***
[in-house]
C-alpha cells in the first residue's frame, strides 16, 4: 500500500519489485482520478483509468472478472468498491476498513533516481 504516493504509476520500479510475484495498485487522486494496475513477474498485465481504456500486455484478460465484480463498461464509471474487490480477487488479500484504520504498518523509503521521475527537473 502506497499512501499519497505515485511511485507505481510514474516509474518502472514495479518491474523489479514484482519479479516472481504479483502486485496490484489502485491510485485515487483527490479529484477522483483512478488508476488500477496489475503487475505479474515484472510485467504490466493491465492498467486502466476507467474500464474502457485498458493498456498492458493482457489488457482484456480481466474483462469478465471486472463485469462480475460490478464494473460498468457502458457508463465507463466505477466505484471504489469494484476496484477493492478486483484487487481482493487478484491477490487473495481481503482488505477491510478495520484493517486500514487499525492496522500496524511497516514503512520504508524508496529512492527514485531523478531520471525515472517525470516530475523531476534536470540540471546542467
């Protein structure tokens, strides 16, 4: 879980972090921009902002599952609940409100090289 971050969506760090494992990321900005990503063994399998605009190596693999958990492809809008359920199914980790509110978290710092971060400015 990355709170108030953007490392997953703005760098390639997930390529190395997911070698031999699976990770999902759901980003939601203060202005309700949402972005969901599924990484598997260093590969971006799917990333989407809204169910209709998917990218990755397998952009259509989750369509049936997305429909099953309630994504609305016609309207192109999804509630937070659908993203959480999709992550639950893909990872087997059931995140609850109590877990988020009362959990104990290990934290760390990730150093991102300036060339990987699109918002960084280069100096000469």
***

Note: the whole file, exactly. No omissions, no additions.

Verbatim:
[in-house]
C-alpha cells in the first residue's frame, strides 16, 4: 500500500519489485482520478483509468472478472468498491476498513533516481 504516493504509476520500479510475484495498485487522486494496475513477474498485465481504456500486455484478460465484480463498461464509471474487490480477487488479500484504520504498518523509503521521475527537473 502506497499512501499519497505515485511511485507505481510514474516509474518502472514495479518491474523489479514484482519479479516472481504479483502486485496490484489502485491510485485515487483527490479529484477522483483512478488508476488500477496489475503487475505479474515484472510485467504490466493491465492498467486502466476507467474500464474502457485498458493498456498492458493482457489488457482484456480481466474483462469478465471486472463485469462480475460490478464494473460498468457502458457508463465507463466505477466505484471504489469494484476496484477493492478486483484487487481482493487478484491477490487473495481481503482488505477491510478495520484493517486500514487499525492496522500496524511497516514503512520504508524508496529512492527514485531523478531520471525515472517525470516530475523531476534536470540540471546542467
């Protein structure tokens, strides 16, 4: 879980972090921009902002599952609940409100090289 971050969506760090494992990321900005990503063994399998605009190596693999958990492809809008359920199914980790509110978290710092971060400015 990355709170108030953007490392997953703005760098390639997930390529190395997911070698031999699976990770999902759901980003939601203060202005309700949402972005969901599924990484598997260093590969971006799917990333989407809204169910209709998917990218990755397998952009259509989750369509049936997305429909099953309630994504609305016609309207192109999804509630937070659908993203959480999709992550639950893909990872087997059931995140609850109590877990988020009362959990104990290990934290760390990730150093991102300036060339990987699109918002960084280069100096000469």